The Therapeutic Goods Administration (TGA) has granted provisional approval of the Pfizer vaccine one year after Australia confirmed its first case of COVID-19, the disease caused by the CCP virus.
It is the first to receive regulatory approval in Australia. Two doses at least 21 days apart will be required, with aged care and disability residents and workers, frontline healthcare staff, as well as quarantine and border employees at the front of the queue.
The target of vaccinating four million people by late March has been pushed back to early April, with suppliers’ global commitments affecting the rollout speed.
“There will be swings and roundabouts on this process,” Prime Minister Scott Morrison told reporters in Canberra on Monday.
About 80,000 shots are expected to be administered a week during the initial phase before ramping up to one million every seven days.
“Australians can be confident that the TGA’s review process of this vaccine was rigorous and of the highest standard,” the TGA said in a media release on Jan. 25.
The provisional approval is granted for two years. It is strictly conditional on Pfizer continuing to provide information to the TGA on the long term efficacy and safety of the vaccine from ongoing clinical trials and post-market assessments.
As an added safety check, the TGA will test every batch before it can be supplied in Australia. “The TGA will continue to actively monitor the safety of the Pfizer vaccine both in Australia and overseas and will not hesitate to take action if safety concerns are identified,” the TGA said.
Health secretary Brendan Murphy said authorities had closely monitored concerns in Norway, where about 30 elderly people died after receiving the Pfizer jab.
“The TGA advice—and we have been concerned about this—for the very elderly and frail will need a very careful clinical decision,” he said.
A World Health Organisation expert panel found no evidence the vaccine had contributed to the Norwegian deaths. However, it has issued an advisory that pregnant or breastfeeding women should not take the Pfizer vaccine.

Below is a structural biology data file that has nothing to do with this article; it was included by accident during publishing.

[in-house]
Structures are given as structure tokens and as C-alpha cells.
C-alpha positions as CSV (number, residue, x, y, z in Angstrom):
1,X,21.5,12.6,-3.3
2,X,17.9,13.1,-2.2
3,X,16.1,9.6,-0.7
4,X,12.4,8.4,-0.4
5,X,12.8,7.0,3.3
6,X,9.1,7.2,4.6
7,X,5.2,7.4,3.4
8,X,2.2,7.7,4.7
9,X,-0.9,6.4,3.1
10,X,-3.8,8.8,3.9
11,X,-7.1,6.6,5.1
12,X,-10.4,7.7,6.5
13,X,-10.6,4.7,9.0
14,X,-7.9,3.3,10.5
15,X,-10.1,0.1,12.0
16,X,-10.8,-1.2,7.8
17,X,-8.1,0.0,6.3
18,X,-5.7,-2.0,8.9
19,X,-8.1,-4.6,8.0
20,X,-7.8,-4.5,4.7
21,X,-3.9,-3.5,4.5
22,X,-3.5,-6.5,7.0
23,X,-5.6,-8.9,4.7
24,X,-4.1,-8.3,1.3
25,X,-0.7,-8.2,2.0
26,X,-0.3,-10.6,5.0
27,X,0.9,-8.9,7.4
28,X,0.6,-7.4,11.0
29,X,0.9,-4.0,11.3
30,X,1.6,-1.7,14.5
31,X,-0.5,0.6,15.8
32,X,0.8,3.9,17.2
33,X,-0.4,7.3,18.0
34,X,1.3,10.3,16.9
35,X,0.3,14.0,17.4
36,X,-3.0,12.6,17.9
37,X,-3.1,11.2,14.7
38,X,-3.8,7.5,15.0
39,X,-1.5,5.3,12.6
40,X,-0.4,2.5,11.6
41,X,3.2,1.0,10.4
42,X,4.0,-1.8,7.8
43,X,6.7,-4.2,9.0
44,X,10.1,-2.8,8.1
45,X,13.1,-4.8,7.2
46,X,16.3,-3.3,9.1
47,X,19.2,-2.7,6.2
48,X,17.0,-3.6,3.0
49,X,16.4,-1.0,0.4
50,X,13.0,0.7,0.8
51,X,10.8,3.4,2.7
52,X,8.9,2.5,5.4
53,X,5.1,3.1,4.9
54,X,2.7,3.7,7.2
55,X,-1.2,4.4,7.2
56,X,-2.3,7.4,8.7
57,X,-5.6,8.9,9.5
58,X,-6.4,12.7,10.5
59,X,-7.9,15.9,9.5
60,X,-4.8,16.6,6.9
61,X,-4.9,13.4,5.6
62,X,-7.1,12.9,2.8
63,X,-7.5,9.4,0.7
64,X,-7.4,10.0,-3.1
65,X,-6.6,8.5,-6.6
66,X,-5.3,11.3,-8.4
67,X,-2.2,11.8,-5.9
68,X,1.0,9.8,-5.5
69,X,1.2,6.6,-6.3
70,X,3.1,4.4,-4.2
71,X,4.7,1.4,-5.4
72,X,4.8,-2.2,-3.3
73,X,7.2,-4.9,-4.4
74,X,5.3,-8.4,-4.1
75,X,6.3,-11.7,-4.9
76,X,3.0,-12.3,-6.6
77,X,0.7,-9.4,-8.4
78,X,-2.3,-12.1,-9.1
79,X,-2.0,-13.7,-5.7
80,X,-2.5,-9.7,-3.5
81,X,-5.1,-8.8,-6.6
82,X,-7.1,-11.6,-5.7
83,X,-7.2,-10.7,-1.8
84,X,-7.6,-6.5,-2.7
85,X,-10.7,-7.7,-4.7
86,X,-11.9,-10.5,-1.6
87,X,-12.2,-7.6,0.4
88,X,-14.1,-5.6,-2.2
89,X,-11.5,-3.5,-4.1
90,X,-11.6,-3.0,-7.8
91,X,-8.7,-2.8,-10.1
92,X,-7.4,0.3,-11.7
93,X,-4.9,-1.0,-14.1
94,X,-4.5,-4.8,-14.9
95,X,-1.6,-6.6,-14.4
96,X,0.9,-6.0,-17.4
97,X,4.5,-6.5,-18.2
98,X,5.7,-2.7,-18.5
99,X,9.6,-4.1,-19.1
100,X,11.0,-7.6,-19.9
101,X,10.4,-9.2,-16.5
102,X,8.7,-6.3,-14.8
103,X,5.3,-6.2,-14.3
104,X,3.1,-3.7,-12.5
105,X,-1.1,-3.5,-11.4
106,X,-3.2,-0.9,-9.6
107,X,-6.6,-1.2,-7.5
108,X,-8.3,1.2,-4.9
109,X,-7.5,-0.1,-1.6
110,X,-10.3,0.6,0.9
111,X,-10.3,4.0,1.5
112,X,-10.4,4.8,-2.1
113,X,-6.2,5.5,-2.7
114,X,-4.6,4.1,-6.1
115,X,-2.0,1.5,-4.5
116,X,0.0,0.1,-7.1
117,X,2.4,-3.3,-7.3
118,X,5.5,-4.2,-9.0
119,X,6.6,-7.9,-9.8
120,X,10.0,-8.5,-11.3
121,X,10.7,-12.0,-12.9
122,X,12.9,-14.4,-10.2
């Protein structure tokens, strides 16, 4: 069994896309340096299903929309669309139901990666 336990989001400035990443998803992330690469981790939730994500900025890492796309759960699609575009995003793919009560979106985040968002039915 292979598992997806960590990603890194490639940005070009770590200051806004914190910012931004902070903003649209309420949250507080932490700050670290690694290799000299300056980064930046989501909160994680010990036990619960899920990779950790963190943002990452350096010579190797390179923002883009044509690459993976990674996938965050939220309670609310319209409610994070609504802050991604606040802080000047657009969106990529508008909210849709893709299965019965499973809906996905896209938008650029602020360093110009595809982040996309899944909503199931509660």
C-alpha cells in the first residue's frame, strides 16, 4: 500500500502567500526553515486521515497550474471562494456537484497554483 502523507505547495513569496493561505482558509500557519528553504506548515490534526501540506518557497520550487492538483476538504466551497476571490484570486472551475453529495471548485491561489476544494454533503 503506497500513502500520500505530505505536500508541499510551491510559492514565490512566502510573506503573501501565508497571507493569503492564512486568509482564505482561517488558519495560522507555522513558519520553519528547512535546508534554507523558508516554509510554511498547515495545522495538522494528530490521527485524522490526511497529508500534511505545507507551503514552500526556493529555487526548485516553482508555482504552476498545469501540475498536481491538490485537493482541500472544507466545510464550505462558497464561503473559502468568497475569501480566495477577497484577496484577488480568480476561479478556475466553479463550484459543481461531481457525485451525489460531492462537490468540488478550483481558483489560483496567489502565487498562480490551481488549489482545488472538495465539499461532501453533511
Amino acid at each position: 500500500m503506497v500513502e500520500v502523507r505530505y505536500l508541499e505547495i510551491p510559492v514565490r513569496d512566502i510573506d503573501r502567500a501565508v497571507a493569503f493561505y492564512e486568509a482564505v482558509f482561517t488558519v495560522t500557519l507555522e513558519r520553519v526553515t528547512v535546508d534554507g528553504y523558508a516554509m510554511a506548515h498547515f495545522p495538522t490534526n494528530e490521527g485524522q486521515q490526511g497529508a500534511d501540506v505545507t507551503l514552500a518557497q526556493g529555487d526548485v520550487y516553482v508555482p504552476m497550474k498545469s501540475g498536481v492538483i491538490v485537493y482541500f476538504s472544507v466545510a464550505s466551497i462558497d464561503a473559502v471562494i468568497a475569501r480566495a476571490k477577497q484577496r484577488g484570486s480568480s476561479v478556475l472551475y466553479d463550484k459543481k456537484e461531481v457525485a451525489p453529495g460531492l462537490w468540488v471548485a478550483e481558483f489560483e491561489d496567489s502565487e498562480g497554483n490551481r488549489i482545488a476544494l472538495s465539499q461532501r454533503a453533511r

Murphy said the government currently is not aware how effective the vaccine will be in preventing transmission of the virus, but data is expected to filter through in the coming months.
One Year After Australia’s First Case
Australia’s first case of the CCP virus, a Wuhan man in his 50s, arrived in Melbourne, Victoria on Jan. 19, 2020, on China Southern Airlines flights CZ321.
At the time, China was dealing with a full-blown epidemic of the CCP (Chinese Communist Party) virus, commonly known as novel coronavirus. But while the regime banned domestic flights to and from Wuhan, it allowed international flights from Wuhan to the rest of the world.
We now know that by at least mid-December, the Chinese regime was aware that human-to-human transmission was occurring. Yet, the CCP did not admit there was an issue until Jan. 20—one day after Australia’s first case arrived in Melbourne.
In fact, about 5 million people had left Wuhan without being tested, prior to Wuhan being locked down on Jan. 23.
During the early developments of the outbreak, the Chinese regime did not make critical information about the SARS-CoV-19 infection risk public. This meant that Australian authorities did not have border measures when the country’s first case walked into Tullamarine Airport.
By March, Australia had its own frontline against the CCP virus and states and territories implemented lockdown measures to stem the spread—followed by an array of economic measures to cushion the lockdowns’ financial impact.
Since then, there have been over 28,000 confirmed cases in Australia, with more than 25,000 recovering. Nine hundred and nine people have died of COVID-19 in Australia to date.
AAP contributed to this article.